August 29, 2022
Dear Members of the Connecticut College Community,
Today marks the official opening of the new academic year. Please join me at 4:30 p.m. on Tempel Green for our 108th Convocation, when we will welcome our newest colleagues: 22 new faculty; 75 new staff; and 655 new students who make up the largest and one of the most diverse and academically talented incoming classes in our history. Rodmon King, dean of Institutional Equity and Inclusion, will deliver the keynote address: “The Choice is Yours.” An all-campus picnic will follow in Harris Refectory.
This new academic year comes at a time of both great challenge and great possibility in our nation and the world. The strength of Connecticut College has always been found in the bonds that unite us as a community, and this sense of unity and common purpose, together with a commitment to innovation in every domain, encourages Conn faculty, staff, students, and alumni to make an even bigger difference with their lives by putting their education into action. My letter today outlines the work we are doing to support this mission and to advance our strategic priorities.
Summer is often a time of campus renewal and the past few months have been the busiest in recent memory. We undertook an array of critical projects to enhance teaching, learning, living, and sustainability. These include the revitalization of our Thames River waterfront for greater accessibility; the repurposing of Gallows Lane to support fieldwork in biology, botany, environmental studies and the Arboretum; the improvement of departmental teaching spaces in Bolles House; the creation of the Stark Center for the Moving Image in Hillyer Hall; and the upgrading of more than 30 classrooms across campus.
We also made improvements to Horizon House, home to our Office of Admission; redesigned residence hall bathrooms in Katharine Blunt House for enhanced privacy; refurbished the Natatorium and built new locker rooms for both men’s and women’s ice hockey in Dayton Arena. Most critically, we worked closely with partners in New London to provide new opportunities for apartment-style living in the heart of downtown at the Manwaring Building on State Street—a major milestone for the College.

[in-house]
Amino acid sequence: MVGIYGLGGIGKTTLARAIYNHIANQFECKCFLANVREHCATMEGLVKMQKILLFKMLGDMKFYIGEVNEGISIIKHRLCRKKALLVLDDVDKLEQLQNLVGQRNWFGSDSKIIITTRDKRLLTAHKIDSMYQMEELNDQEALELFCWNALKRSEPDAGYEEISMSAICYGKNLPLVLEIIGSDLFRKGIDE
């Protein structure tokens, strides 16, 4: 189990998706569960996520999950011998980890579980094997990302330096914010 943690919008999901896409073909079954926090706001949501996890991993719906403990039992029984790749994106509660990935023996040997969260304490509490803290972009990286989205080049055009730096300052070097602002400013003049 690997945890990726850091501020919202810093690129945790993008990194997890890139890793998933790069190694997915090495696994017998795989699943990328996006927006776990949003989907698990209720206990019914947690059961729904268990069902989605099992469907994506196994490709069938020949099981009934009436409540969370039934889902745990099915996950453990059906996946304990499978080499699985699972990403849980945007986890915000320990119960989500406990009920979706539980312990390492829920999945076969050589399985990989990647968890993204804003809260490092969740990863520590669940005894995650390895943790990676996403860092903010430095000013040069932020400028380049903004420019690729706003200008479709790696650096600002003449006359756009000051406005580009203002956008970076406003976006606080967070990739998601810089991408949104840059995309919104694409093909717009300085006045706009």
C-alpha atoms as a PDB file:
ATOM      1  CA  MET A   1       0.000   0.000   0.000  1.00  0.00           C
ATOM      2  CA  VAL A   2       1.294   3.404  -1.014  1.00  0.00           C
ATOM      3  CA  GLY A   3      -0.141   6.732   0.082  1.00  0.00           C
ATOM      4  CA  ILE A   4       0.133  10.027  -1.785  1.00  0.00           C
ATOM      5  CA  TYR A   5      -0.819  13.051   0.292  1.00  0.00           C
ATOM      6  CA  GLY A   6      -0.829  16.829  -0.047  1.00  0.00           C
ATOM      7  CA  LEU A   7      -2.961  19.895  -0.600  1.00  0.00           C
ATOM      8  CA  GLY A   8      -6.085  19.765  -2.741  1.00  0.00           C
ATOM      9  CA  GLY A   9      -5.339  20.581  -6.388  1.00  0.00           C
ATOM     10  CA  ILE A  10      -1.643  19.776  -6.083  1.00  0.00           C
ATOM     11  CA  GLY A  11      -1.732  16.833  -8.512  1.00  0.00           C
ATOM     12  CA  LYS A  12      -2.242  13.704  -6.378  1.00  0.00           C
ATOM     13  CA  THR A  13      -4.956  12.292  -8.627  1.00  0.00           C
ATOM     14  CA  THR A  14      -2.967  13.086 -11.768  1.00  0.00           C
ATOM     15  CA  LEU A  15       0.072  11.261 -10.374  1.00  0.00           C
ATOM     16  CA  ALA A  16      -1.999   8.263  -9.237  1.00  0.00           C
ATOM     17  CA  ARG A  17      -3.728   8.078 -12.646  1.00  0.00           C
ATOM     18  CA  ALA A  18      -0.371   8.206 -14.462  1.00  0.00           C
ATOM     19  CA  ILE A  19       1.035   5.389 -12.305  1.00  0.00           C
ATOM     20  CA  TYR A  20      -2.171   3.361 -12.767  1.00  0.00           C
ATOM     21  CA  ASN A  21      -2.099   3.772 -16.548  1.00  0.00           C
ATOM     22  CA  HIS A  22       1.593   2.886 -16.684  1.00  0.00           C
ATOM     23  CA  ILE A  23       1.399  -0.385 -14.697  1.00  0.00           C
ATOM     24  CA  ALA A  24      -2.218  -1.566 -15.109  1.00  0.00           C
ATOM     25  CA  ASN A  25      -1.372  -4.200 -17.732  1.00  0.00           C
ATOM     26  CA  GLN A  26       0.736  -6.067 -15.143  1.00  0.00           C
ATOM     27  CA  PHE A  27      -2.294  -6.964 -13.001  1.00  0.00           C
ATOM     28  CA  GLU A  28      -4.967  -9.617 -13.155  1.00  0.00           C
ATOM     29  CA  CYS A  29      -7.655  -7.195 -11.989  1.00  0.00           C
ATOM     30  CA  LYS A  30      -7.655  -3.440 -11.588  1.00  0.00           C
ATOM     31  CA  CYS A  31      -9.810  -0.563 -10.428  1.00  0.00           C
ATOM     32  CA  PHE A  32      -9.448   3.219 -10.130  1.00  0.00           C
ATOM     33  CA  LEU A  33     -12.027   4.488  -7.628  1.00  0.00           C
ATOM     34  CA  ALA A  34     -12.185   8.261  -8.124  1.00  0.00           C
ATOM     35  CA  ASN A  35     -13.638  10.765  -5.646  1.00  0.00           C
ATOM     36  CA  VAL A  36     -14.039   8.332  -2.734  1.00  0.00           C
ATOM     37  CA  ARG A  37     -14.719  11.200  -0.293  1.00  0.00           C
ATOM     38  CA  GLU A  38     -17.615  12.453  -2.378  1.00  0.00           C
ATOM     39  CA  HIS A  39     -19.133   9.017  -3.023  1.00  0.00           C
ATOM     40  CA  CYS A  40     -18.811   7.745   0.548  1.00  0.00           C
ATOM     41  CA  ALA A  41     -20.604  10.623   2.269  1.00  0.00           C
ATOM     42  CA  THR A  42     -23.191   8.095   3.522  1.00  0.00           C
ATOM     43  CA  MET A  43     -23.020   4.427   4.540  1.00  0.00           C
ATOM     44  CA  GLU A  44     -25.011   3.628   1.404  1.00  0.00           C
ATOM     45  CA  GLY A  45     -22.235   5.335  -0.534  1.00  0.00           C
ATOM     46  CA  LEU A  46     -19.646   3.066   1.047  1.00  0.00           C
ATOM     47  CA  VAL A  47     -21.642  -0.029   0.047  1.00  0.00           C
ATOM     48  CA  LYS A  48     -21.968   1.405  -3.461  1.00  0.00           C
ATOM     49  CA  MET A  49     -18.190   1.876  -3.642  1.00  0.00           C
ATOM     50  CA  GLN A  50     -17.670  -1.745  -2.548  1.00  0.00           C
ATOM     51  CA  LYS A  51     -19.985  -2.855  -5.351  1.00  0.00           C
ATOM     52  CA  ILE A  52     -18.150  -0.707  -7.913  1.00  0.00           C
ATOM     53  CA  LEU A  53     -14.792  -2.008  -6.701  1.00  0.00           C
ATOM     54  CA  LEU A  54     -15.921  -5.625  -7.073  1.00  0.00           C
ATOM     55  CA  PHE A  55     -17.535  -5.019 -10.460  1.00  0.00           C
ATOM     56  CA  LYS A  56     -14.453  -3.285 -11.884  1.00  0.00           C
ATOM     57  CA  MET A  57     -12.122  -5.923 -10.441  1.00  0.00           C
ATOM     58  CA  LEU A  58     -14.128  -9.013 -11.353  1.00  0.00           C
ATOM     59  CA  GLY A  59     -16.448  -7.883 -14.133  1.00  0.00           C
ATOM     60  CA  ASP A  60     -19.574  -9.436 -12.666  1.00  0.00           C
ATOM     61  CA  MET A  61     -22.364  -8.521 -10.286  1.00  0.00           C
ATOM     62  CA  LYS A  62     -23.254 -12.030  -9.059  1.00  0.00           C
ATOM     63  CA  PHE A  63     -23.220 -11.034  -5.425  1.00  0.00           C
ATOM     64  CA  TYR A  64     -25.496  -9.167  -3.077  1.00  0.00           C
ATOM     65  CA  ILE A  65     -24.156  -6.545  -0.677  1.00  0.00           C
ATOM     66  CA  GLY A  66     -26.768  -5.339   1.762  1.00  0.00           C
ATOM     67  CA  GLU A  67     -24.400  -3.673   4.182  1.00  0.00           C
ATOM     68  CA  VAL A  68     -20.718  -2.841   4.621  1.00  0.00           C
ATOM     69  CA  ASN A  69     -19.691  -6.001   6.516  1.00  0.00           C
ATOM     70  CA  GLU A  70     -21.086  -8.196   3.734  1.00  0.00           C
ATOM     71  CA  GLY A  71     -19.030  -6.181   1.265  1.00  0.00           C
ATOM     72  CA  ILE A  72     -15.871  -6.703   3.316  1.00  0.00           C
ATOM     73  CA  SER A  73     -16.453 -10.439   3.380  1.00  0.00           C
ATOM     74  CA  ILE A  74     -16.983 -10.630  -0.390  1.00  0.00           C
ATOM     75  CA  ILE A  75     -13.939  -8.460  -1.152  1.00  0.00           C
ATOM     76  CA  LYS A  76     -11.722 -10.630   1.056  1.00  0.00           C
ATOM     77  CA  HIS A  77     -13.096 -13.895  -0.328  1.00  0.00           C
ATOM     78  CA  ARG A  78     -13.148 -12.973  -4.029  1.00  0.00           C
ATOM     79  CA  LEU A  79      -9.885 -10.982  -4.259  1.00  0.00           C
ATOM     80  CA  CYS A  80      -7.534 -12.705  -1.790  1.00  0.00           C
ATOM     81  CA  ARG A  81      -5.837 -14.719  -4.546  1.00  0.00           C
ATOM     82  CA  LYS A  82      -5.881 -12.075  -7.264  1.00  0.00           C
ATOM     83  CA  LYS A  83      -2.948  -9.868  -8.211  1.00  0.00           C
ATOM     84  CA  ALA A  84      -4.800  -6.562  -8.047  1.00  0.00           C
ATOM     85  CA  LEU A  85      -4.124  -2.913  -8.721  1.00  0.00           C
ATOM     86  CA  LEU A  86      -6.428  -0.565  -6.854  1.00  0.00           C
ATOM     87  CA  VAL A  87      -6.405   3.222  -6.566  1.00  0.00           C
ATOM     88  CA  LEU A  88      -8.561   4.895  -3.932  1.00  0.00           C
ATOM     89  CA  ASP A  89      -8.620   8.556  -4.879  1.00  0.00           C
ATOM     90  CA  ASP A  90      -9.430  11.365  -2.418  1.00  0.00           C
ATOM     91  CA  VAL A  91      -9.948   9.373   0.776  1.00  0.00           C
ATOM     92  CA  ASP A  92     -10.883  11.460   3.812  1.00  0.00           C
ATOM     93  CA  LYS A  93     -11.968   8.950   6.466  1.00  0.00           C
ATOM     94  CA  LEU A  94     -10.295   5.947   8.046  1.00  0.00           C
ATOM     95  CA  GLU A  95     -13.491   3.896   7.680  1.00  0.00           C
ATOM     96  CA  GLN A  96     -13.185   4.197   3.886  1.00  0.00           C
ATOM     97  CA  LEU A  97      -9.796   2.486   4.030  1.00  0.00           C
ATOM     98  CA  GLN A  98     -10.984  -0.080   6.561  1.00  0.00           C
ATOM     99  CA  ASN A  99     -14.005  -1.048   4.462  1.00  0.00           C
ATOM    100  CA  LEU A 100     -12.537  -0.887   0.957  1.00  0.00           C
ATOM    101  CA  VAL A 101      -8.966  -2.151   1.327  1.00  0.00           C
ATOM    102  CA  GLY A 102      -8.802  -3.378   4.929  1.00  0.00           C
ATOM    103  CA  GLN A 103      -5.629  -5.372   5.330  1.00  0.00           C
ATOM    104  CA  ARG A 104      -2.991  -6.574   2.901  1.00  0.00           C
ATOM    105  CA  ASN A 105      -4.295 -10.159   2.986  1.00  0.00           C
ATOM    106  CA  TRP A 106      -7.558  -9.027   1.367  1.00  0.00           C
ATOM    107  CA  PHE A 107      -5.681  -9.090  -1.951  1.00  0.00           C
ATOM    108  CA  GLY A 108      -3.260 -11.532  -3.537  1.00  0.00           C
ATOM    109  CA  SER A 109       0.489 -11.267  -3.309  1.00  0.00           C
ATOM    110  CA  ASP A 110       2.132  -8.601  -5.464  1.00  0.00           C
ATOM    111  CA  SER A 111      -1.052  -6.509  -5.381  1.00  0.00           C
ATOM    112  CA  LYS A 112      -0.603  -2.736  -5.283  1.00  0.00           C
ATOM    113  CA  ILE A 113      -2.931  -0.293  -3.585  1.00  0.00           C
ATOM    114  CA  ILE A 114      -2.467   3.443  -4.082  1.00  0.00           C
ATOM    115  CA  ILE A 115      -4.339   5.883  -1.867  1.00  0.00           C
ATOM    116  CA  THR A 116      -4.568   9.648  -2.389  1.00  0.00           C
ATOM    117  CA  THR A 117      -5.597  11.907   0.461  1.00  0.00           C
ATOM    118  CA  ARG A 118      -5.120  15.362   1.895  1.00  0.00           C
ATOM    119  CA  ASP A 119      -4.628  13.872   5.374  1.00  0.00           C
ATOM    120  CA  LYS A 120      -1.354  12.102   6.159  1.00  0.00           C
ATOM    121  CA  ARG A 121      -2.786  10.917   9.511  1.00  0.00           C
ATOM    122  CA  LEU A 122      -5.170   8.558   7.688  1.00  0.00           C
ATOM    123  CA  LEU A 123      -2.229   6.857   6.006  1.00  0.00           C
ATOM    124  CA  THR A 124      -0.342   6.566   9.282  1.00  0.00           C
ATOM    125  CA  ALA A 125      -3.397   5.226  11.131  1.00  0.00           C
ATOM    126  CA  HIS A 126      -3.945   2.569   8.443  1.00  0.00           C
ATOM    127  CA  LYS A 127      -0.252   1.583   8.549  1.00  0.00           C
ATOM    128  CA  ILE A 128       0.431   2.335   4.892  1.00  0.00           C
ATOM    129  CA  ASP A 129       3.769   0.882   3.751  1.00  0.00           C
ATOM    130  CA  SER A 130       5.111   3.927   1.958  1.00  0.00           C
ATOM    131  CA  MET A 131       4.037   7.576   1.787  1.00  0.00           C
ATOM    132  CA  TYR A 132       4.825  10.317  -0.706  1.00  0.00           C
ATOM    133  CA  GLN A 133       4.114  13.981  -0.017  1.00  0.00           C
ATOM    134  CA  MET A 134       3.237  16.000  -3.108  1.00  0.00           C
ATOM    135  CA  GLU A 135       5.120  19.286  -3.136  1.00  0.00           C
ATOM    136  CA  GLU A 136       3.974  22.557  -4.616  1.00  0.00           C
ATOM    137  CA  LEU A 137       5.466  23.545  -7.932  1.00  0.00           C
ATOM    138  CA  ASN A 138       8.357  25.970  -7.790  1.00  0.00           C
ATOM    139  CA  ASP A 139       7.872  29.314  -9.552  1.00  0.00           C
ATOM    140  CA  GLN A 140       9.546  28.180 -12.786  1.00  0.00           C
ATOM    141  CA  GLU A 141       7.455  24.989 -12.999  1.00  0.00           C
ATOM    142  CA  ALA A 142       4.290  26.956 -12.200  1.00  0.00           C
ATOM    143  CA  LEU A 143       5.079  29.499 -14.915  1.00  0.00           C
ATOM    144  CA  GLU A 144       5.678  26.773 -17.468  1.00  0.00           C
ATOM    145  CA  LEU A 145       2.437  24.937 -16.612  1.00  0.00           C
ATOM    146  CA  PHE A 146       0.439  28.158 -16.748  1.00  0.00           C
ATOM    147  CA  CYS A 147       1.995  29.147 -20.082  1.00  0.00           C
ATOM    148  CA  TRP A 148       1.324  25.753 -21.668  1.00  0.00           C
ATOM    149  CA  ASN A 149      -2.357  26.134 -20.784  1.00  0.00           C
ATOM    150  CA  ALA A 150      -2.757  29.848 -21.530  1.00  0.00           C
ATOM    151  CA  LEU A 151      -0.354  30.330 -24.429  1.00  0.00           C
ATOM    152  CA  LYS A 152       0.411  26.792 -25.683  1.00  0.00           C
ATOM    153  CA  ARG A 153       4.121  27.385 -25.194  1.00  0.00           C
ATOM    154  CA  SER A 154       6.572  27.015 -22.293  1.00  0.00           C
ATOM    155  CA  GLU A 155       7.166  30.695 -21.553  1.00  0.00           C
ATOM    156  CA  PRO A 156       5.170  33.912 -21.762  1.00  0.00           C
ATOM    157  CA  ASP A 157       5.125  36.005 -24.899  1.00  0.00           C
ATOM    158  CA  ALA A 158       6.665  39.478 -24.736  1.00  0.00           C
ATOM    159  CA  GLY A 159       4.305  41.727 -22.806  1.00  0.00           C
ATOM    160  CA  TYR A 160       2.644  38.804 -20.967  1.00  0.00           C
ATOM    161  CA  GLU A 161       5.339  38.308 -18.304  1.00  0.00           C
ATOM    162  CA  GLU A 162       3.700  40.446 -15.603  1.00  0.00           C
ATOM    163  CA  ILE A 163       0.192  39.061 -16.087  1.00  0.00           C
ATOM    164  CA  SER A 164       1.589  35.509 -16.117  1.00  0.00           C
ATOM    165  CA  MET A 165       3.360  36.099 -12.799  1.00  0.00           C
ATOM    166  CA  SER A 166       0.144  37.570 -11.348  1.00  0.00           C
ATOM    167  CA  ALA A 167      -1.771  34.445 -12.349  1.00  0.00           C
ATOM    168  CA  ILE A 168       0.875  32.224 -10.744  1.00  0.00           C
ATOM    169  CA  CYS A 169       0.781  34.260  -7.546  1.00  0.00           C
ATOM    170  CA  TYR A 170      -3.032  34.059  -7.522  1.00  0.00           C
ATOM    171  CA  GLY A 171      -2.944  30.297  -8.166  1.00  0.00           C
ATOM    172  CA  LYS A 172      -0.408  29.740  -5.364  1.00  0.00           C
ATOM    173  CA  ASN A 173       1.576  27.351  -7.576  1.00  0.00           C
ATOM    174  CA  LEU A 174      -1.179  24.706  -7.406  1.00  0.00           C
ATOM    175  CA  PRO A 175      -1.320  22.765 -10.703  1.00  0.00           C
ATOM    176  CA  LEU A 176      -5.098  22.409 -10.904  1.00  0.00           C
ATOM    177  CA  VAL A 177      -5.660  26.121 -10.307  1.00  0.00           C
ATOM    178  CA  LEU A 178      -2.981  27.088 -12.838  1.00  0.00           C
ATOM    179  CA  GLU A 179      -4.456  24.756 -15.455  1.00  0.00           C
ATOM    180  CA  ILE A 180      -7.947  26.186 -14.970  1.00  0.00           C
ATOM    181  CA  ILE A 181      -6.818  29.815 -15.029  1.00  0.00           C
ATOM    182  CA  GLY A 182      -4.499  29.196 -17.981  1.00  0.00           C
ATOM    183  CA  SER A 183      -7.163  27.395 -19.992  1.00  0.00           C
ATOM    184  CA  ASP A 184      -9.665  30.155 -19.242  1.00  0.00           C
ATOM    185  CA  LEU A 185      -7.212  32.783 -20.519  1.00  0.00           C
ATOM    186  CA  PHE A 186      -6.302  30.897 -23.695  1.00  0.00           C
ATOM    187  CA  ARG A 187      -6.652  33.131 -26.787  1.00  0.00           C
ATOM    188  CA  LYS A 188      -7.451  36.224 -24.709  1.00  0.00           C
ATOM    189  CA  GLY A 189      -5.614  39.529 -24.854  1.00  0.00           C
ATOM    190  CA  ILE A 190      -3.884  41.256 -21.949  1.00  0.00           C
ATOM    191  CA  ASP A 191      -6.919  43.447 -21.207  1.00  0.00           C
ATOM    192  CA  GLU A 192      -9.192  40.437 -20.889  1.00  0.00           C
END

Finally, addressing our sustainability goals, we began the process of upgrading all LED lighting across campus; installed energy-efficient heat pumps in the Service Building, Nichols House, and Strickland House; invested in new bike racks and water bottle filling stations across campus; and, through the support of Student Government, expanded our partnership with Generation Conscious to provide even more detergent strip dispensers for student use.
Many of these projects are now complete or nearing completion; a number are in progress and expected to be finished by the end of the semester. Still more are now being planned for summer 2023. Among these, most notably, are the renovations of Harris Refectory, the College Center at Crozier-Williams, and the landscape between them.
The year ahead
In addition to improvements to our physical campus, our work for the coming year will focus on assessment, shared governance, and long-term financial sustainability.
The College undergoes reaccreditation every 10 years through the New England Commission on Higher Education. 2023 will mark five years since our last reaccreditation and, as such, we are preparing a mid-cycle report on progress made since 2018 on our strategic plan, on Connections, and on the assessment of student learning. Dean of the Faculty Danielle Egan, Dean of Strategic and Global Initiatives Amy Dooling and Director of Institutional Research John Nugent will be working with faculty, staff, and student leaders to finalize a report by February 2023. A report on the most recent progress on our strategic plan can be found here.
No progress can be made without a strong commitment to shared governance. Last year, the Student Government Association (SGA) undertook a project to review the College’s 20-year-old Principles on Shared Governance to reflect new expectations and practices, a project that culminated in the signing of a revised covenant at a ceremony during the Board of Trustees meeting in April. Today, during our Convocation exercises, the Chair of the Board of Trustees, the new President of SGA, the new Chair of the Faculty Steering and Conference Committee, the new Chair of Staff Council, and myself will sign the covenant again to signal our continued commitment. And during the fall semester, a new commission on shared governance, as outlined in the covenant, will be convened to begin the process of assessing the effectiveness of our current systems and making recommendations for improvement.